Best Practice Do’s and Don’ts for Anhydrous Ammonia Applications
With harvest wrapping up in many parts of the Midwest, it’s only natural that farmers are thinking about fall field practices they want to complete now. However, one of those is underway too early in parts of Iowa, according to Angie Rieck-Hinz.
“There’s a lot of anhydrous going on fields too early, it’s just too warm and dry yet,” says Rieck-Hinz, a field agronomist in north-central Iowa for Iowa State University Extension.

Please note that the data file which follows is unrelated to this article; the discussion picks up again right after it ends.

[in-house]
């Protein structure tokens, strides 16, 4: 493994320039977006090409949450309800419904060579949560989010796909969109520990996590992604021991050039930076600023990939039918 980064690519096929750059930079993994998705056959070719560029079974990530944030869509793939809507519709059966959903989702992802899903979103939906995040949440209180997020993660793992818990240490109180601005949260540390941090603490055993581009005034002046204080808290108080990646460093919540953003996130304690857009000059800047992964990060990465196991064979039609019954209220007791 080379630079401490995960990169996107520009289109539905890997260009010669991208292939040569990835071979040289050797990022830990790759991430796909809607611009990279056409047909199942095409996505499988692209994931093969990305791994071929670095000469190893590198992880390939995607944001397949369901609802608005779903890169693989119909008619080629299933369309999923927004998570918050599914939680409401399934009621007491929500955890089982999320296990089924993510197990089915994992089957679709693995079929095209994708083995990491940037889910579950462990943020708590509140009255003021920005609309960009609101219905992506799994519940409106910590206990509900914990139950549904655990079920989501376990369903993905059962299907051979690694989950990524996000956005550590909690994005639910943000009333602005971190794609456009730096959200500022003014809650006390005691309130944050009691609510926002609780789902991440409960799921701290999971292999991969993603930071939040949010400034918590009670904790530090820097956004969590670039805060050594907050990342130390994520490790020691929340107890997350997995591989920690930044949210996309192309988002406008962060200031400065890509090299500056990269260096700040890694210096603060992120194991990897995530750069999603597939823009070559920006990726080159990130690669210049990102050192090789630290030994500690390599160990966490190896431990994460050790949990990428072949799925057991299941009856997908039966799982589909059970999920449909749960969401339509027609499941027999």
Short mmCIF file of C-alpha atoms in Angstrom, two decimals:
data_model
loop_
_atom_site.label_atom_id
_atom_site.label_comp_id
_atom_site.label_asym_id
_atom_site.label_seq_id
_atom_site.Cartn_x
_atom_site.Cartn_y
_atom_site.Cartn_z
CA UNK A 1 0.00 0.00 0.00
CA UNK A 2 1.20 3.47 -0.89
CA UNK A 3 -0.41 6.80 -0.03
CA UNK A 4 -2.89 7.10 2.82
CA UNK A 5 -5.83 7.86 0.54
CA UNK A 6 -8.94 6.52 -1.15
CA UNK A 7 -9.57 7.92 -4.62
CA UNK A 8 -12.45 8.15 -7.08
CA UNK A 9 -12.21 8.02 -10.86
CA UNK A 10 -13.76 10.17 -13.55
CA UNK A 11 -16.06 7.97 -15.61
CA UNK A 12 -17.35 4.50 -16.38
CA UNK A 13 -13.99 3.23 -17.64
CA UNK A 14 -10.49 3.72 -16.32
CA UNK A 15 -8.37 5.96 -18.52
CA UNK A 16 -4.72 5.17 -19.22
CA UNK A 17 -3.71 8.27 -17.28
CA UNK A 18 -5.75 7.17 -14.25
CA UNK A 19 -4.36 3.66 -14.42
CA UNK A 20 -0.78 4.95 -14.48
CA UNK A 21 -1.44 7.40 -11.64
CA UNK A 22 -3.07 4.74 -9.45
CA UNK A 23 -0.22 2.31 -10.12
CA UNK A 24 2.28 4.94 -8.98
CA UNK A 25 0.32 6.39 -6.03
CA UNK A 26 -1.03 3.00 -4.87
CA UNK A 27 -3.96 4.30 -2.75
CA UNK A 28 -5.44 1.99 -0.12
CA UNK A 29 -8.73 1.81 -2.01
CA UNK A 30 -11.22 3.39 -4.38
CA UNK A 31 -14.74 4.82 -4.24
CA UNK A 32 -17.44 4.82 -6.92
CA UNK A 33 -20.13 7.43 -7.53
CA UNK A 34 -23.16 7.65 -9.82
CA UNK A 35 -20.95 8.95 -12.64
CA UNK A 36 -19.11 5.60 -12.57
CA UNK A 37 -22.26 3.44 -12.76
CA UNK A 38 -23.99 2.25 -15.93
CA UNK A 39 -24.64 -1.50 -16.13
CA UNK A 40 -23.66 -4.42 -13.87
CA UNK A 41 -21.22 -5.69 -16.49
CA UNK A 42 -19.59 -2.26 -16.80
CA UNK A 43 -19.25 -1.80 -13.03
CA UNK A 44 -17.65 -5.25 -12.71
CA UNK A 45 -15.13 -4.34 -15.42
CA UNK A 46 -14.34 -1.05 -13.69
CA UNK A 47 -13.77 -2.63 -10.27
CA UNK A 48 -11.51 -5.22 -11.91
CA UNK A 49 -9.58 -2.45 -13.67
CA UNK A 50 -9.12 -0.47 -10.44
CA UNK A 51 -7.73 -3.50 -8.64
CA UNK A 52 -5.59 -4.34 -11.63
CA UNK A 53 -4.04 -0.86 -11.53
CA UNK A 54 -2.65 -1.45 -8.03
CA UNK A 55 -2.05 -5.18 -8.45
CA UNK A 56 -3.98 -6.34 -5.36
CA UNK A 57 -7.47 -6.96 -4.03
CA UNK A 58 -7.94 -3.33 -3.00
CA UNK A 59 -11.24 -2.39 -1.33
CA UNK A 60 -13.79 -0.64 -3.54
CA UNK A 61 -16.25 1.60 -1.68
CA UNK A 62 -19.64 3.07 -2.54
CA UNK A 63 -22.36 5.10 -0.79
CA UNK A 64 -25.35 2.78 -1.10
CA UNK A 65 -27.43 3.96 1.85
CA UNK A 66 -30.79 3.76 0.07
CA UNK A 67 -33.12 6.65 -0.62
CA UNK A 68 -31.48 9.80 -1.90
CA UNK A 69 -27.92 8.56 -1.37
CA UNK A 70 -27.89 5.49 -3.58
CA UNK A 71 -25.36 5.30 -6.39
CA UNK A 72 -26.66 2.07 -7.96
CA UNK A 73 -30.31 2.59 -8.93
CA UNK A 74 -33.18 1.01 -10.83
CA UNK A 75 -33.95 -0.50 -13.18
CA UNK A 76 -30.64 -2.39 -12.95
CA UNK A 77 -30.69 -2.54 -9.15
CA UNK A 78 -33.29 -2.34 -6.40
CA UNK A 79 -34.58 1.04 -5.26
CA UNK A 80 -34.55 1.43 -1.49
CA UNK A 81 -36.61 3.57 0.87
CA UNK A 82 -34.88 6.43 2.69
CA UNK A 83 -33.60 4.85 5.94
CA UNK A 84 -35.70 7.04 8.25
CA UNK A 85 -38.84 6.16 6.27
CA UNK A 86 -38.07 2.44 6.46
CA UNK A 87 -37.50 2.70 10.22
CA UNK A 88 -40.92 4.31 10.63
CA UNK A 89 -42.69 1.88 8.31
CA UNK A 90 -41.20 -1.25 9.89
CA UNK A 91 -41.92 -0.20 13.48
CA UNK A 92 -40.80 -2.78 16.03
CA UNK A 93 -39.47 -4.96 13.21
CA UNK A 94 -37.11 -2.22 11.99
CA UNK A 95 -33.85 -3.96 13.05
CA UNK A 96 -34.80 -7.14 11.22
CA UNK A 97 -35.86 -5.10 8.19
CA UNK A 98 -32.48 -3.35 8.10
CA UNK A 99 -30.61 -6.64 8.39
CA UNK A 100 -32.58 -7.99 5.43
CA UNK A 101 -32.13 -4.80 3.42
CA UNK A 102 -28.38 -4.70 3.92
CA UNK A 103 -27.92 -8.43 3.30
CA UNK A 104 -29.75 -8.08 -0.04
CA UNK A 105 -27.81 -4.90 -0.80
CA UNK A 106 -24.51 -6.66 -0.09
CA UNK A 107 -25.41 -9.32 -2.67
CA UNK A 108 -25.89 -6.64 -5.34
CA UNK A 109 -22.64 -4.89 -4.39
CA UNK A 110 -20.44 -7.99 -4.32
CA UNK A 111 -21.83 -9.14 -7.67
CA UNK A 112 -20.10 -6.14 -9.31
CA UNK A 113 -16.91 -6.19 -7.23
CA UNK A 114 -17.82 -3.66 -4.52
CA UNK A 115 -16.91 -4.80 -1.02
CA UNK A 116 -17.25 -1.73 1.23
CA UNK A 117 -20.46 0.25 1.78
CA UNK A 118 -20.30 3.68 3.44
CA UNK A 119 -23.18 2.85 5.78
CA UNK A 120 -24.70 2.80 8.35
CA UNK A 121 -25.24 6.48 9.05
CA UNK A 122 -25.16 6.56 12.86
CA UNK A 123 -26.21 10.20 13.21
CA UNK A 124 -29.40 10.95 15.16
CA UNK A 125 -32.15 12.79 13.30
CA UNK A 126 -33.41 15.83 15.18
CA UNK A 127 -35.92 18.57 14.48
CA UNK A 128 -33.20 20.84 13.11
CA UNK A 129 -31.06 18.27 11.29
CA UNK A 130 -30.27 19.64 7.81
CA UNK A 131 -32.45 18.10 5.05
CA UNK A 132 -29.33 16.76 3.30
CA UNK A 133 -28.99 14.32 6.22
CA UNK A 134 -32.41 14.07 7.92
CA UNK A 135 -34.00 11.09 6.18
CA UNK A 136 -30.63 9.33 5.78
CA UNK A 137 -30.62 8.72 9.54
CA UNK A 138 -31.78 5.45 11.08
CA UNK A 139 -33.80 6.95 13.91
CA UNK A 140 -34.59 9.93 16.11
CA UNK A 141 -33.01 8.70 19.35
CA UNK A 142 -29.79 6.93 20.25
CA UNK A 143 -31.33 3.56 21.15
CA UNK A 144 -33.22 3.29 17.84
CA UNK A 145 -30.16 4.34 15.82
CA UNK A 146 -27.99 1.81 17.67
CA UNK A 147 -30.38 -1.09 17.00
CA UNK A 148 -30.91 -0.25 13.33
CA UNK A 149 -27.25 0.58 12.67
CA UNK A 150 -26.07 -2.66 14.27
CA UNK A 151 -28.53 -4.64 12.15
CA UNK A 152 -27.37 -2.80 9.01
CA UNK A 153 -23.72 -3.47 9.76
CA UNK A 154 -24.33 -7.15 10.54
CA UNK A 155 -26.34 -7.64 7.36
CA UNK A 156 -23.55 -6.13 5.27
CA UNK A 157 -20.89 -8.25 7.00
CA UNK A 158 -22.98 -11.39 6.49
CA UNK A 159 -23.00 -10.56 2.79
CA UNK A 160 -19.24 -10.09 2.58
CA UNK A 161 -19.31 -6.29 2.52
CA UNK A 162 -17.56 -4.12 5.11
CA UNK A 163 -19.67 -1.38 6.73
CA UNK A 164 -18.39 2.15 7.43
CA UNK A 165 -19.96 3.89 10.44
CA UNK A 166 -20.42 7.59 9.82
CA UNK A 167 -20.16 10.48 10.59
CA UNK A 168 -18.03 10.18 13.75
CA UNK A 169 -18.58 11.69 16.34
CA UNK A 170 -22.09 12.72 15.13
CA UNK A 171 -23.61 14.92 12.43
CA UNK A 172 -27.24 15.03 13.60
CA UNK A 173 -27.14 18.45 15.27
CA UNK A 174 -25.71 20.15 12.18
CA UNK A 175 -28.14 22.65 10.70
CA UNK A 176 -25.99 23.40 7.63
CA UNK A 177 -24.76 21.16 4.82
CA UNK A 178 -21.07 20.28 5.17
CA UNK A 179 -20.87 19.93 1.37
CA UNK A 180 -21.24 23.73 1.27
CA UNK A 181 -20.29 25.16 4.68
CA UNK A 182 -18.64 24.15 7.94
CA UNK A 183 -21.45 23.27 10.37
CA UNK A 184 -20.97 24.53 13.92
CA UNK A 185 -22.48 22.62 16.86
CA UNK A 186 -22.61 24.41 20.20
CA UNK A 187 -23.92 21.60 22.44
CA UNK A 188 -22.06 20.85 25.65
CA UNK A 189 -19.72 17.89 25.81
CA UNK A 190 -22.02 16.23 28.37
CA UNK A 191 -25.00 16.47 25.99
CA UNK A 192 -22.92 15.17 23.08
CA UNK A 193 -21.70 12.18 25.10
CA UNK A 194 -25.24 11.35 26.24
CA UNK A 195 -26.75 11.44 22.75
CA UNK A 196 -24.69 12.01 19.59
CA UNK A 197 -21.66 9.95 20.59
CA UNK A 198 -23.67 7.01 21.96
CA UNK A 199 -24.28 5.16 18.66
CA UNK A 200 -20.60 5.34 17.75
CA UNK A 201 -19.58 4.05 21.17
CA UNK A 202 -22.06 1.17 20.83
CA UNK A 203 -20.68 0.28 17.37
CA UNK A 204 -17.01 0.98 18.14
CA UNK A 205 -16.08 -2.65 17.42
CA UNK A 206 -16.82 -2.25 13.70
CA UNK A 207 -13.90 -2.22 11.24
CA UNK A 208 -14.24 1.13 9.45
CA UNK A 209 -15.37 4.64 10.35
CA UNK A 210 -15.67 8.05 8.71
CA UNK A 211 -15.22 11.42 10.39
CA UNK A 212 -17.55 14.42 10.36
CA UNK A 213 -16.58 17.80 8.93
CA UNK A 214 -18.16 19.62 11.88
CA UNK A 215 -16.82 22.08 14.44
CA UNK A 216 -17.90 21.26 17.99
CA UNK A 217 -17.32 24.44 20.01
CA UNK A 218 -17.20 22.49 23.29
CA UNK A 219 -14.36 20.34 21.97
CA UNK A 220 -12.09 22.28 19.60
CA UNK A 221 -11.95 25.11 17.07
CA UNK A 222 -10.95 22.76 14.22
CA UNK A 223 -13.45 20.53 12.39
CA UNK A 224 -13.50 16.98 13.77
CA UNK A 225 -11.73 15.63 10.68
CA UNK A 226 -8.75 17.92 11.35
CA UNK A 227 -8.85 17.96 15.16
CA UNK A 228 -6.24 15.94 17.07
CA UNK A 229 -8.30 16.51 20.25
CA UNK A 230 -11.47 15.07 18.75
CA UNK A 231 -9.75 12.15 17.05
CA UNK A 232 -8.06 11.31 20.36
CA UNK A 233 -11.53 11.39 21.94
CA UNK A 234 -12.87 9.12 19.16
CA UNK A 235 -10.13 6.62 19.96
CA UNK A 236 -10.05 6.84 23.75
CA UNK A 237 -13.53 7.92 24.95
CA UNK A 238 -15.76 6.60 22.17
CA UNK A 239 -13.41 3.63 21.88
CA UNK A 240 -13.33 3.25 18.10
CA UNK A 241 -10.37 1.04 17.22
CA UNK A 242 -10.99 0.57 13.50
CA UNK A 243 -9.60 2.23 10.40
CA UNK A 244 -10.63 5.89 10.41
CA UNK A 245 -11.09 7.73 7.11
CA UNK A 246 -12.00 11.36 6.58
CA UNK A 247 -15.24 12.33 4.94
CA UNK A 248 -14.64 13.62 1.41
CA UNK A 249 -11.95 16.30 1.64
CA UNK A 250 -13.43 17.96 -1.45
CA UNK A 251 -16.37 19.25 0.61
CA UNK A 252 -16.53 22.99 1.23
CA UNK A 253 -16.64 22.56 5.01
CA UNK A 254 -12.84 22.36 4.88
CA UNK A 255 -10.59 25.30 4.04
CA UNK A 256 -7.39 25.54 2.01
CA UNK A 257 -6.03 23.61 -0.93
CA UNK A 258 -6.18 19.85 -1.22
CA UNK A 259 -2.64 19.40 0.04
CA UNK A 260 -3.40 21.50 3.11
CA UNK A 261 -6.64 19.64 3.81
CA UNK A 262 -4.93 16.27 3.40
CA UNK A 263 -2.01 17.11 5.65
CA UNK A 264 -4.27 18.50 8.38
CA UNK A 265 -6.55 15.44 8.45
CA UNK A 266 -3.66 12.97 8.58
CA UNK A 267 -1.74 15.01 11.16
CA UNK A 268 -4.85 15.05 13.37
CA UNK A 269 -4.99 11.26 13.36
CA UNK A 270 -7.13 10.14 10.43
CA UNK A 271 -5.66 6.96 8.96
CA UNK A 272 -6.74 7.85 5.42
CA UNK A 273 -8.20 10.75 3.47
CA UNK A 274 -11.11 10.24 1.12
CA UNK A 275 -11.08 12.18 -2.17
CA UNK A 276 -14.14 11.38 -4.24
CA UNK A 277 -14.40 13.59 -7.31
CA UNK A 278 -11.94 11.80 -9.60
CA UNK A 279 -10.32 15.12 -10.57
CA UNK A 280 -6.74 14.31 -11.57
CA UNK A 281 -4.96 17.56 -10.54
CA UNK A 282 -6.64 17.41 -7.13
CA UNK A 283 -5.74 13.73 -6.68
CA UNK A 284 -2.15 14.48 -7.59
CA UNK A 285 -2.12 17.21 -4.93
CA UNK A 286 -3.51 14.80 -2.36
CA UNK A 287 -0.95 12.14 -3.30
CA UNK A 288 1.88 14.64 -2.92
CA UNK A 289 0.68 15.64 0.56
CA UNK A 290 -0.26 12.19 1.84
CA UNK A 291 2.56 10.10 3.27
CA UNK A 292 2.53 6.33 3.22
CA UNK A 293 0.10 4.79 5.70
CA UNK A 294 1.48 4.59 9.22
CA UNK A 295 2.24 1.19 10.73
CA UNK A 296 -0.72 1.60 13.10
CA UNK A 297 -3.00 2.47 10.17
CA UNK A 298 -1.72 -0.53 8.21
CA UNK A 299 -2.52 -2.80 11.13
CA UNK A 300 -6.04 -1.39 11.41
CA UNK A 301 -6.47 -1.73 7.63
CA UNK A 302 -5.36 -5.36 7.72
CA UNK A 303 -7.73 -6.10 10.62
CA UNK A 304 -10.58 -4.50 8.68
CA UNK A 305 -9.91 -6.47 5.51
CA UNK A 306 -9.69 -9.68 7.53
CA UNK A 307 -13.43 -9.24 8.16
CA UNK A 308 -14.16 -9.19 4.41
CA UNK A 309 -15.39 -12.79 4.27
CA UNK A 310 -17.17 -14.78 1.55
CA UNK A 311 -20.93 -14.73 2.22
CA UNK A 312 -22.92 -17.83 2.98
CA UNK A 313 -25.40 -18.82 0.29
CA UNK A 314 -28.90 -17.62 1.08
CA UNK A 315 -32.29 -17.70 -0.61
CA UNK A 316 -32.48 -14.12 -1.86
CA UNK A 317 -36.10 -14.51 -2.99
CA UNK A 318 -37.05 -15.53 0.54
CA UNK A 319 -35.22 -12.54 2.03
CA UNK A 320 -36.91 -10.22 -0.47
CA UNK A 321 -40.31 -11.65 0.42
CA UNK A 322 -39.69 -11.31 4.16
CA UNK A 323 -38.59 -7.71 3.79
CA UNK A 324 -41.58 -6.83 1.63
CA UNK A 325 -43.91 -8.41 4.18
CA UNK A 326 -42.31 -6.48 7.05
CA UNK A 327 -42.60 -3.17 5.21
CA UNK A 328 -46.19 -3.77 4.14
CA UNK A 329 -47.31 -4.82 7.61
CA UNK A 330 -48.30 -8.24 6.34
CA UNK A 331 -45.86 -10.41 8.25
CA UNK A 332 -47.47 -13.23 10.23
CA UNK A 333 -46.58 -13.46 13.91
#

Instead, she advises growers to wait until soil temperatures are no more than 50 degrees Fahrenheit – and trending downward – before making anhydrous ammonia (NH3) applications for the next year’s corn crop. Plus, soil moisture conditions need to improve in the state which saw a lot of dry conditions over the summer.
By RHONDA BROOKS
October 25, 2023